Launched in late 2012, VS Comics is a new digital anthology presided over by Mike Garley and James Moran, bringing to the market a monthly dose of original work from a number of creators across a range of genres. Available through a number of sources, including iTunes and Amazon, the debut issue delivers over 55 pages of content for between £2 and £2.50 (dependant on source), something few current comics, be they digital or physical, can boast.
Volume of content alone is not an automatic indicator of quality of course, but by the end of issue one there can little doubt that this modest price tag represents serious value for money. Featuring four radically different stories ranging from supernatural horror set in contemporary London (Day+Night) to the bizarre galaxy-trotting adventures of a young woman and what looks like a huge, mutated fish (Tabby & Trout) there exists here something for every palate.
However, anthology comics can often become victims of their eclectic natures, particularly in terms of the standard of art and writing. In this respect the editorial team at VS Comics must be given great credit, as despite the varied nature of styles present, each piece feels in keeping with the overall package. In fact, the variation in art between the stories represents one of its particular highlights, with the detailed realism of Eponymous contrasting nicely the more cartoony style of Swan Song, for example.
The pace of the different stories varies greatly also; the bouncing technicolor mayhem of Tabby & Trout juxtaposed against the more thoughtful approach of Swan Song, the creeping dread of Night+Day contrasting with the all-action blockbuster feel of Eponymous. Married with the consistent production values this variety gives it a richness and substance greater than many other collections of independent work available.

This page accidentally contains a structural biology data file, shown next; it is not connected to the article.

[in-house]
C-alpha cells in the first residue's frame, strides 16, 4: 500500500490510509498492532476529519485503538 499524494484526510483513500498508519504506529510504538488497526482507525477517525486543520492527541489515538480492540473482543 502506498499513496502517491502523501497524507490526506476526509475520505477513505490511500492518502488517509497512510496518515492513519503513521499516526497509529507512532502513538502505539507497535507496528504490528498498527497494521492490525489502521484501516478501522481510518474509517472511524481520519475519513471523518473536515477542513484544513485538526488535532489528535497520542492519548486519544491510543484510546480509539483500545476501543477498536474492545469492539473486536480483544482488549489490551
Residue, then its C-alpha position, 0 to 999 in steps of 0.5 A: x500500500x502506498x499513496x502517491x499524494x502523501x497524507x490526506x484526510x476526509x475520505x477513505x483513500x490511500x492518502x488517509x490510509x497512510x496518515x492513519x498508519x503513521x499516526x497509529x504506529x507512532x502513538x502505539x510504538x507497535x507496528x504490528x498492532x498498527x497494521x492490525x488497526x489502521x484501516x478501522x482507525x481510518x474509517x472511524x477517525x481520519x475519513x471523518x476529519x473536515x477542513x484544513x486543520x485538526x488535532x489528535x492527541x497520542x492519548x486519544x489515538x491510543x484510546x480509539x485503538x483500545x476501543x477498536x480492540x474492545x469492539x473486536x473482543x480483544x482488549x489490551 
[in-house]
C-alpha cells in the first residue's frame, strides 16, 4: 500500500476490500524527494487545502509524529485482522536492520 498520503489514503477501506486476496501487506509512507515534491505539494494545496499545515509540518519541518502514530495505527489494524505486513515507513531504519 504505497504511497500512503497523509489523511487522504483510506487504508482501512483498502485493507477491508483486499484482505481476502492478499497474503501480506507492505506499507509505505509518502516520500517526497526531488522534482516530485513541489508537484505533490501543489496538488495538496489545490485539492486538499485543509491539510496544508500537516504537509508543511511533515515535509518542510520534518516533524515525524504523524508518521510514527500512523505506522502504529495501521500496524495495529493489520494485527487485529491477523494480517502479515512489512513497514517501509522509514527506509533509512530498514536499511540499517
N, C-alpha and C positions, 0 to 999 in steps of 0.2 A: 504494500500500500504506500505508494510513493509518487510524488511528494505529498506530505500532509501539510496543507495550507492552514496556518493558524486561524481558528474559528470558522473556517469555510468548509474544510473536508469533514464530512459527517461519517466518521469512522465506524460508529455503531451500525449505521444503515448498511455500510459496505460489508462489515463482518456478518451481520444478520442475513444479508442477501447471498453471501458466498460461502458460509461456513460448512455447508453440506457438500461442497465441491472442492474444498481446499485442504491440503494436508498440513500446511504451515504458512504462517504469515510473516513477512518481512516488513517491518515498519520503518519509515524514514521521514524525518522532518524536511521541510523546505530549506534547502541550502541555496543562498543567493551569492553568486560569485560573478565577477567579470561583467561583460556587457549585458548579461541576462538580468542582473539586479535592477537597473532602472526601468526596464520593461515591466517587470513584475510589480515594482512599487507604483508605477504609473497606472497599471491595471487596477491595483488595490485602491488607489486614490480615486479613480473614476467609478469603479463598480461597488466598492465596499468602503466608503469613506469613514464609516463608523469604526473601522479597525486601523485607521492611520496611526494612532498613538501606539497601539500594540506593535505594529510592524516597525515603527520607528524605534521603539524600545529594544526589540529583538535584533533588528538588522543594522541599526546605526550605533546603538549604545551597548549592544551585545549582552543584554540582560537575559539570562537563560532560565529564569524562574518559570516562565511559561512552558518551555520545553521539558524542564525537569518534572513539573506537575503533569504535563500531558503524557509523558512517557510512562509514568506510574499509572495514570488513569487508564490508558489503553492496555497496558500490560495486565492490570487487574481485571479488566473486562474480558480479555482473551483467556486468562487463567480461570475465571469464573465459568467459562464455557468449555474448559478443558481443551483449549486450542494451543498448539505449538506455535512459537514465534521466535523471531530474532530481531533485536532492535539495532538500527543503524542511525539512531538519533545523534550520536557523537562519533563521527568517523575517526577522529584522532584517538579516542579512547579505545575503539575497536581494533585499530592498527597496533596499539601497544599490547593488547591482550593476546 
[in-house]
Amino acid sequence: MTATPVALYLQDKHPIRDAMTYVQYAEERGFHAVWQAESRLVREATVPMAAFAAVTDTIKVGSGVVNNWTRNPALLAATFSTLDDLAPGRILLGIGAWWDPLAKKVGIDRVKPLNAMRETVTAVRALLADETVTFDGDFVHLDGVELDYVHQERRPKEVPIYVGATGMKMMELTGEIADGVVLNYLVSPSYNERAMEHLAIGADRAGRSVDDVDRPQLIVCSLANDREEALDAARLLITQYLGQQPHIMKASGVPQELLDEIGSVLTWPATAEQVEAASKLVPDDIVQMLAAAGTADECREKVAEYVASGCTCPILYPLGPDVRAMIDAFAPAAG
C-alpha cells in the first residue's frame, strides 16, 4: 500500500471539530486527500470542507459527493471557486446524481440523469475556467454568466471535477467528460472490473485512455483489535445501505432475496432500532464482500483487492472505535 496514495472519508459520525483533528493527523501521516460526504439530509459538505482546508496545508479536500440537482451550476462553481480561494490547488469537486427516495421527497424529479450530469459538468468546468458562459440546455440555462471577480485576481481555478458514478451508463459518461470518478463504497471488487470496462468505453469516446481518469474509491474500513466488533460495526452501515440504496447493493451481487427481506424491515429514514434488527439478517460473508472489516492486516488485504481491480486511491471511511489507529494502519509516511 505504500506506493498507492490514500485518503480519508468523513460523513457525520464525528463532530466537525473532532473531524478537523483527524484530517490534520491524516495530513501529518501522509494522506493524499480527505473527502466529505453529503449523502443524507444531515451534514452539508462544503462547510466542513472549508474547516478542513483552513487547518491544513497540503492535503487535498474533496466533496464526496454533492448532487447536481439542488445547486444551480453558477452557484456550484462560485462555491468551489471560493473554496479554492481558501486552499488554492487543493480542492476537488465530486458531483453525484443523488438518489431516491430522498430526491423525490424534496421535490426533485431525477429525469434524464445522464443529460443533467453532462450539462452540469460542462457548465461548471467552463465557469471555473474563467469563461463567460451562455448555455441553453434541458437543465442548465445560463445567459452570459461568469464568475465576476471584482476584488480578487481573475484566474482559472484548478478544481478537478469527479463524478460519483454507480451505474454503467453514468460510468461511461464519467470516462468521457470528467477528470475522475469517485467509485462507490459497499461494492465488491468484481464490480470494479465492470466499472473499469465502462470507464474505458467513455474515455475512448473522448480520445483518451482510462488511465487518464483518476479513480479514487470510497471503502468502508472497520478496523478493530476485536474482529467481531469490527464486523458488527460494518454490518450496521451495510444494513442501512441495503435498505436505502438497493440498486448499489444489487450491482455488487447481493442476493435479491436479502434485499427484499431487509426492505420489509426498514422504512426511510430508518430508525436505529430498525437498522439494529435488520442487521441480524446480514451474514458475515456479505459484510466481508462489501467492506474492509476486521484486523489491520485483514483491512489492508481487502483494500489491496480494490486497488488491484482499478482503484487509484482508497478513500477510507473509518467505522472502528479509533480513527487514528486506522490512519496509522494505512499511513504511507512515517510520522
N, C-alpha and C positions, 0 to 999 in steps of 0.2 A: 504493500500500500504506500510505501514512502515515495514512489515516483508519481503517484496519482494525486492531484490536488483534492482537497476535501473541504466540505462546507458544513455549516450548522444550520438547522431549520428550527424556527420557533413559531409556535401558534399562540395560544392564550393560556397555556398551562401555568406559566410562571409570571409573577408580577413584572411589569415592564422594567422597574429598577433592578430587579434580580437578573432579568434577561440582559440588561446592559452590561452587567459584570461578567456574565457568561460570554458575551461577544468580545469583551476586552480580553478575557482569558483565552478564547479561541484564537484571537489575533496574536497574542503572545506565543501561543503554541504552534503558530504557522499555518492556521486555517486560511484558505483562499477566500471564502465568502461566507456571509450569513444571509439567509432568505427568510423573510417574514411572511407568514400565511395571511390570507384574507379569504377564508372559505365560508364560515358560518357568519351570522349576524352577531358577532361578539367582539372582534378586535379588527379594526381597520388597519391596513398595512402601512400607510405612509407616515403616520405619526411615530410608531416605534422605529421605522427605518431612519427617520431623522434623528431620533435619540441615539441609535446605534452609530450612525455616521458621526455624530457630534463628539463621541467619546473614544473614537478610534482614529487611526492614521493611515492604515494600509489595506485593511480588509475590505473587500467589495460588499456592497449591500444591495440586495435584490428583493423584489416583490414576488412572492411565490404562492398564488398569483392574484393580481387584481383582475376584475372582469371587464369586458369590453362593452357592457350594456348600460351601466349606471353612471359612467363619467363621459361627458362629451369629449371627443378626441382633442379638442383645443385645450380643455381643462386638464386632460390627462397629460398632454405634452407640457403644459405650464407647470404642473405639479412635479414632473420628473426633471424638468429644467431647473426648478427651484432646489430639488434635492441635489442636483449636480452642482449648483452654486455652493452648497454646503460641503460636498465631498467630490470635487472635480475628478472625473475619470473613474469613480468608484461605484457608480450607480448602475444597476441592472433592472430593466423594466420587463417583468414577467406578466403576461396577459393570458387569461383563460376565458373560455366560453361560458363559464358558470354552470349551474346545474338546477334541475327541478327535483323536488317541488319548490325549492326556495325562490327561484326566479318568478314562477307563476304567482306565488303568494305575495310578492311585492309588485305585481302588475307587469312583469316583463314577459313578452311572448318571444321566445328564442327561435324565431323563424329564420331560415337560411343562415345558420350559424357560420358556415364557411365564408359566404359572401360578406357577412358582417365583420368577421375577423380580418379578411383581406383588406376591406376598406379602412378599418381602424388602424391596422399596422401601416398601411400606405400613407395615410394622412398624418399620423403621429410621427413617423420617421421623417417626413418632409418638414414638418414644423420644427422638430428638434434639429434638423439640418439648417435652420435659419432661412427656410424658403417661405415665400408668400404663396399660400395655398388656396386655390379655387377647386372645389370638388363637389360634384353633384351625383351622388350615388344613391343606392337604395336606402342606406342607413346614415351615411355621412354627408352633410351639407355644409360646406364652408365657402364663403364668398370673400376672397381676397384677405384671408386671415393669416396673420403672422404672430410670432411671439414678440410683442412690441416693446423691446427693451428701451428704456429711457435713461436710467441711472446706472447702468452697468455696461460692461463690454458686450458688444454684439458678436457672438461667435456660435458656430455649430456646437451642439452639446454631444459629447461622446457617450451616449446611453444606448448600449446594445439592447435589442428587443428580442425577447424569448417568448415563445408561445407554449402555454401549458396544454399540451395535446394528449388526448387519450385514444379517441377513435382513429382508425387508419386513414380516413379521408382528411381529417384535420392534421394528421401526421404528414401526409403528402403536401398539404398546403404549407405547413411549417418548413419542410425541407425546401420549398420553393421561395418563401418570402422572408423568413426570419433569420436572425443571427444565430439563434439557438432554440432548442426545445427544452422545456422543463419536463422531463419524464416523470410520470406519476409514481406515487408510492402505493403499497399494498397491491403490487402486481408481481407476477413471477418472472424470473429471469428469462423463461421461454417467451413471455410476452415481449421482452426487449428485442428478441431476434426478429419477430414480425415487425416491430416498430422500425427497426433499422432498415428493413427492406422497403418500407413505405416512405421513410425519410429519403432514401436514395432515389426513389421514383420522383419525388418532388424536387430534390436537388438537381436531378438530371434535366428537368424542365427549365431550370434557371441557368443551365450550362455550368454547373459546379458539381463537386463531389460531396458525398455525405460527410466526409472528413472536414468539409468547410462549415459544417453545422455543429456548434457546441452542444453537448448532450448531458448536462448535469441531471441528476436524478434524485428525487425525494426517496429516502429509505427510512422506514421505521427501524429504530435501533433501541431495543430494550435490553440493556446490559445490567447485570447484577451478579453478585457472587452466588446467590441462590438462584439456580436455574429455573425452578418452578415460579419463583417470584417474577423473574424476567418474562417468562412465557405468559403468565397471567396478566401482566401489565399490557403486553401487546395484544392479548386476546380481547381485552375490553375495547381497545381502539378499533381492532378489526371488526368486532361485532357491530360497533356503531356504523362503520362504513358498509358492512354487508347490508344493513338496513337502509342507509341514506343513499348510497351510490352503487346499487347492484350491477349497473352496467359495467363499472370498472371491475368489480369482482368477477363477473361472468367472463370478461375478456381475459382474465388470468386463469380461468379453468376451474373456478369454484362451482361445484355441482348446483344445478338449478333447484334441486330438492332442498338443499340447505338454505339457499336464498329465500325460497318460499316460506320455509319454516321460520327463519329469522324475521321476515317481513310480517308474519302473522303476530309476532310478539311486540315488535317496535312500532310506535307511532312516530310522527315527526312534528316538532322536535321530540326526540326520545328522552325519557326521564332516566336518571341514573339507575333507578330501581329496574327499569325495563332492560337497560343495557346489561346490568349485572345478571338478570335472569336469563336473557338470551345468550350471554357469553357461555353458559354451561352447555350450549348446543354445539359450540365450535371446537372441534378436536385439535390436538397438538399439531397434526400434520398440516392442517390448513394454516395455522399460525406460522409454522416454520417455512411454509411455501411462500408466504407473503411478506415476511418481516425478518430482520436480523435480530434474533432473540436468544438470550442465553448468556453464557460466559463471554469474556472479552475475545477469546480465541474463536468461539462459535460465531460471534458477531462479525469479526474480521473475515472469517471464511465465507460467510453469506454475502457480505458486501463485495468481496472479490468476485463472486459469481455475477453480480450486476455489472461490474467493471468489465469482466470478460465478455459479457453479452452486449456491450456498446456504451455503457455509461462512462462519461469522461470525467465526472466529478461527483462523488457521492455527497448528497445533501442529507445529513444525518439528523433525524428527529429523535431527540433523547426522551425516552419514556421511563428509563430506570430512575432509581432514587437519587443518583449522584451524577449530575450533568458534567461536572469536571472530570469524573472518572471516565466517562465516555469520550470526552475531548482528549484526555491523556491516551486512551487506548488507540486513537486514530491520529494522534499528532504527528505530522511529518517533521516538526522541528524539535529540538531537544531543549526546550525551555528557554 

Another exciting aspect is that all the pieces within are creator-owned, something that comes across in the inventiveness on display. Although it is clear that the editorial and production staff have worked hard to ensure that the standard is universally high the originality demonstrates a refreshing level of creative freedom, and this is both immediately satisfying and promising for future issues.
VS Comics’ website indicates that it will continue to include a blend of experienced teams and new talent which will certainly make it a fascinating proposition moving forward, both as a showcase for fresh works from old hands and for work from newcomers too.
At a time when the digital delivery of comic content is still finding its feet this project represents a new approach that will hopefully become more widespread in future. The next issue is scheduled for a February 2013 release and if the level of quality is maintained then it is strongly advised that those interested in exciting new comics both catch up with issue one and pick up the next.